But, as usual, such conflicts are the result of the social interactions of differing value sets. Never attribute malice where simple laziness, inattentiveness, and misunderstanding are a better explanation. All too often disagreements are about values which are incompatible, like when people think they are arguing about the same thing, when they aren’t.
To use an partially relevant example which Wes used, earlier today:
I got into an argument on Facebook the other day about whether it’s rude to be using your smartphone while you’re out with someone socially. My policy is that social interactions should be entirely consensual, so if Person A longer wants to engage with Person B, they should stop engaging and do what they want (my friend Miri has a similar view).
Here’s the thing about this; I agree with him. His argument is sound, he has every right to use his phone whenever he wants to and he has no obligation to interact with people around him. But when I read this, my mind sort of winced, because from where I’m standing this approach is missing a larger question, one which trumps this question in some ways. Now, granted Wes is answering a specific question; whether it is acceptable to use your smartphone in a social situation, where doing so might offend people. Another disclaimer, I will grant that I have a visceral feeling of guilt when using my phone too much in social situations, which I admit is not an argument for not doing so, but it is the reason that I don’t tend to do it unless I have some significant business to attend to with people who are elsewhere.
But the other reason I don’t find this question particularly interesting or compelling is because I would have addressed another issue before I even got to that question. Insofar as I might disagree with Wes’s conclusion has nothing to do with consent or obligation in social situations. For me, the consent issue here is secondary to the larger issue–the larger meta-value–of whether I should be distracting myself in such a way at all generally, whether in a social situation or not. I agree that I don’t morally owe people my attention (in most cases), so I can choose to, without morally infringing on anyone by using my phone while around them. They may not like me for doing so, but maybe I’m OK with that. But because I value being attentive, I won’t use my phone in such situations because the attention I invest has the long term consequence of allowing me to be more sensitive, and fosters self-awareness which I value quite highly. Here, the moral question is not whether I’m bothering the other people right now, but it is a strategy I employ to be a better person generally in the long run, by being generally more attentive.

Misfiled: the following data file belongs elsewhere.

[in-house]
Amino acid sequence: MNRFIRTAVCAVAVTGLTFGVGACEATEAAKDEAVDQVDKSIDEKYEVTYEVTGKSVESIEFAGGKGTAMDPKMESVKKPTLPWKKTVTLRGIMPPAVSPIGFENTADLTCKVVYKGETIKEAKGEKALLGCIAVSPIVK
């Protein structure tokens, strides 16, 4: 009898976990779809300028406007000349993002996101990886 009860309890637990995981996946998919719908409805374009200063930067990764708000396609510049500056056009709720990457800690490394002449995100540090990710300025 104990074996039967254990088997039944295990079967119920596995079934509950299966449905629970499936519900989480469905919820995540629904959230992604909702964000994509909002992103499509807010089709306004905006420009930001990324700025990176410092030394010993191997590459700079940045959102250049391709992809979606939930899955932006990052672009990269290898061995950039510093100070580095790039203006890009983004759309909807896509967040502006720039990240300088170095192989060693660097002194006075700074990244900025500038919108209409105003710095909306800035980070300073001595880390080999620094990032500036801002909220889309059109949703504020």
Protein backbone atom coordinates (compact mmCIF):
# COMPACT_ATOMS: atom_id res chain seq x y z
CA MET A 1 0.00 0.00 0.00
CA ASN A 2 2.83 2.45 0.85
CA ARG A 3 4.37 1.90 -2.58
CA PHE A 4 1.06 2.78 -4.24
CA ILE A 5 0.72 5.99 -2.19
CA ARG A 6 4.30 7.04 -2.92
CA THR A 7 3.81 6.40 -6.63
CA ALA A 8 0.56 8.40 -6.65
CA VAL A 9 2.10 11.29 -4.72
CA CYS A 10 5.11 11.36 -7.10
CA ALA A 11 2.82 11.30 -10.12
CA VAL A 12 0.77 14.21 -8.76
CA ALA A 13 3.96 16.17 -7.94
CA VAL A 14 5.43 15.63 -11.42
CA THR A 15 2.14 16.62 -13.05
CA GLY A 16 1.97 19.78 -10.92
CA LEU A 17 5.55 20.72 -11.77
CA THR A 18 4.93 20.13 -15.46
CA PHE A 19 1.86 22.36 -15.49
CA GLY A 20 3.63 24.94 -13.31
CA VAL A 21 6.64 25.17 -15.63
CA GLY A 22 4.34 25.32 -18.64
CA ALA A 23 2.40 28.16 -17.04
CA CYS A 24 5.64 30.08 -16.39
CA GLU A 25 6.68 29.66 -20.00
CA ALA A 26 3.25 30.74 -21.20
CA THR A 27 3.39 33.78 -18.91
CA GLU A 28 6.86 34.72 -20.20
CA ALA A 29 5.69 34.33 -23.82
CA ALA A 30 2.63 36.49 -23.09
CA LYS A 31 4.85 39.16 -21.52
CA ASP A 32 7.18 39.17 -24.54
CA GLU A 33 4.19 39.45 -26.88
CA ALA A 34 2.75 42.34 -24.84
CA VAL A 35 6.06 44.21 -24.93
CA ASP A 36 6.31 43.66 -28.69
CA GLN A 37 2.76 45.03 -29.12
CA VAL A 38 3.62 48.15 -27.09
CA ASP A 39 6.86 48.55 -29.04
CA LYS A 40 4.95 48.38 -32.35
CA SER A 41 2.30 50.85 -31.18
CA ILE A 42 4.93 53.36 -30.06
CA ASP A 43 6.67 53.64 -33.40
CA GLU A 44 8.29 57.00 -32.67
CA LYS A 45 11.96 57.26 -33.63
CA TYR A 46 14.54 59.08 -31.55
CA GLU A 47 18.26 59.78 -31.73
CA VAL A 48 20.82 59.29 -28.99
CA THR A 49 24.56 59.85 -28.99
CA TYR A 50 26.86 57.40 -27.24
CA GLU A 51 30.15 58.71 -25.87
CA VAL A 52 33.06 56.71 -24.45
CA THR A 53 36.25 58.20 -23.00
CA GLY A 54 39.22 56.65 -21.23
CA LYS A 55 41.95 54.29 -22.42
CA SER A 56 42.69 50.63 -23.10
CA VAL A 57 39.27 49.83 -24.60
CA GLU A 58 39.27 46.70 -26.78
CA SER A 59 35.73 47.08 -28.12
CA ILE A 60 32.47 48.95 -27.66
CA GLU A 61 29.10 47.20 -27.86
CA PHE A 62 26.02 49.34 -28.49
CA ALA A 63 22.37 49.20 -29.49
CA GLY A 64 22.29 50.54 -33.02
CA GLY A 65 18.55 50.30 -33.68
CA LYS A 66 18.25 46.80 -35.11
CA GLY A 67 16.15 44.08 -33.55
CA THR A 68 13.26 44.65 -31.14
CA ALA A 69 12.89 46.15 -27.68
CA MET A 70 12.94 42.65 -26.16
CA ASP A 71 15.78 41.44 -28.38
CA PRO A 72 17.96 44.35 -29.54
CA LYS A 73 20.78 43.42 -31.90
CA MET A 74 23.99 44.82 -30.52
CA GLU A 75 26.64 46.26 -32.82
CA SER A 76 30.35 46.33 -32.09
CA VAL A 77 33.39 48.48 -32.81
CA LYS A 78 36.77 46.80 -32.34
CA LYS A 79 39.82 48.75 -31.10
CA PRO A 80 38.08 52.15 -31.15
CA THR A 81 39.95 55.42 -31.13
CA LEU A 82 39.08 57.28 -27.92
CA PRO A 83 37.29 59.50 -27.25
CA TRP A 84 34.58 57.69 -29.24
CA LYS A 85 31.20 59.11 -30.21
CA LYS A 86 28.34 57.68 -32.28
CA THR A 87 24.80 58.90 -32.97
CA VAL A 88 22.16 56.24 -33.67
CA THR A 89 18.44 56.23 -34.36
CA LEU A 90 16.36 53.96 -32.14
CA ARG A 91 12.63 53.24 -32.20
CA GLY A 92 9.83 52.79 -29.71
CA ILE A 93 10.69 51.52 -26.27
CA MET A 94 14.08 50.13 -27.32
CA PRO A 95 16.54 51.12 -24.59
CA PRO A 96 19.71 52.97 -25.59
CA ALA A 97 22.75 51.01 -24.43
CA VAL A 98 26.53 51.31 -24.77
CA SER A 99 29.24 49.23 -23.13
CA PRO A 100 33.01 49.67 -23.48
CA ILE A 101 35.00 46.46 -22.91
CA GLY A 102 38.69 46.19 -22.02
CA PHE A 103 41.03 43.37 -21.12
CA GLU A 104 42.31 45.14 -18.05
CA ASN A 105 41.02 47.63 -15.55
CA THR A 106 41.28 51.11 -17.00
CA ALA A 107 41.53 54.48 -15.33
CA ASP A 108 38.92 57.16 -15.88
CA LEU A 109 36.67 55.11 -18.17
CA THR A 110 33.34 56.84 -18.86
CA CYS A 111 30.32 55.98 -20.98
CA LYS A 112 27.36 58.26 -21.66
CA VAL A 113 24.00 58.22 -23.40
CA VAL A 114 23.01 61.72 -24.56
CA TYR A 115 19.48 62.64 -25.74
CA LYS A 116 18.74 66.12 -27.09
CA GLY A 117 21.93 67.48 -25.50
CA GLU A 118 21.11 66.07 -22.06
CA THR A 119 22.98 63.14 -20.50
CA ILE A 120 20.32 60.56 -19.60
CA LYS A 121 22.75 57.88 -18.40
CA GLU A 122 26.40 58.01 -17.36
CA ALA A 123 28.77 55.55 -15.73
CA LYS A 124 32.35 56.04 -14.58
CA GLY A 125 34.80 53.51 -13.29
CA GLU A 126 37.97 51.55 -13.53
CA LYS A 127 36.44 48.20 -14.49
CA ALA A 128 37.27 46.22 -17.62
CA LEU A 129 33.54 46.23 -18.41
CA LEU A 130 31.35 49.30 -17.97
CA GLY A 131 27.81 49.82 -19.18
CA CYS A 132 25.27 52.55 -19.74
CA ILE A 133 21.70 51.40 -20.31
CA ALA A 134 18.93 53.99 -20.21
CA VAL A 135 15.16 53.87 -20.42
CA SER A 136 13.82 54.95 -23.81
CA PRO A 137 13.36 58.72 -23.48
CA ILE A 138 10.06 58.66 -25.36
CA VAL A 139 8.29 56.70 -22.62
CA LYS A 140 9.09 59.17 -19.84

Wes might argue, as I have heard him say, that he’s not interested in the social activity physically around him, so he’s opting for the social activity through technology. And yes, that is a fine argument to make. And in some cases I will do the same. But what I keep struggling with is the problem of missing on the beautiful subtleties of things around me. For me to be open to the things which bring me real joy, fulfillment, and teach me not only about the world, but also myself, I need to often be willing to be attentive fully to my thoughts, feelings, the room I’m in, and the thoughts and feelings of others around me. And all too often, people (myself included) are merely distracting themselves with their smartphone, rather than using it as an alternate means to being attentive to the world.